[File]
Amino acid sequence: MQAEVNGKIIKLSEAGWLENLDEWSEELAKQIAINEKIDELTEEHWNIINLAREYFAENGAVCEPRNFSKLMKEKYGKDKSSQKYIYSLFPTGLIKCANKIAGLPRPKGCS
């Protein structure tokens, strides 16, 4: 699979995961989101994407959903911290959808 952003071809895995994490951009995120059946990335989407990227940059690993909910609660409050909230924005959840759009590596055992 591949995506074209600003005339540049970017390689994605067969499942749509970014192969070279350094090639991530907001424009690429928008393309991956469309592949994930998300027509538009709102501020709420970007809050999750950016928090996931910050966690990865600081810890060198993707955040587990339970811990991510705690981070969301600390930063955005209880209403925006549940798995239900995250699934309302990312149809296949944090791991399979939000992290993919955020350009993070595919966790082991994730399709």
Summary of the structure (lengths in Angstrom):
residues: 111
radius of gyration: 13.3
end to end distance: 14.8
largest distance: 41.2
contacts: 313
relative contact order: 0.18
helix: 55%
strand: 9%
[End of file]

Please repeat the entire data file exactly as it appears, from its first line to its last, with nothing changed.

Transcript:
Amino acid sequence: MQAEVNGKIIKLSEAGWLENLDEWSEELAKQIAINEKIDELTEEHWNIINLAREYFAENGAVCEPRNFSKLMKEKYGKDKSSQKYIYSLFPTGLIKCANKIAGLPRPKGCS
């Protein structure tokens, strides 16, 4: 699979995961989101994407959903911290959808 952003071809895995994490951009995120059946990335989407990227940059690993909910609660409050909230924005959840759009590596055992 591949995506074209600003005339540049970017390689994605067969499942749509970014192969070279350094090639991530907001424009690429928008393309991956469309592949994930998300027509538009709102501020709420970007809050999750950016928090996931910050966690990865600081810890060198993707955040587990339970811990991510705690981070969301600390930063955005209880209403925006549940798995239900995250699934309302990312149809296949944090791991399979939000992290993919955020350009993070595919966790082991994730399709």
Summary of the structure (lengths in Angstrom):
residues: 111
radius of gyration: 13.3
end to end distance: 14.8
largest distance: 41.2
contacts: 313
relative contact order: 0.18
helix: 55%
strand: 9%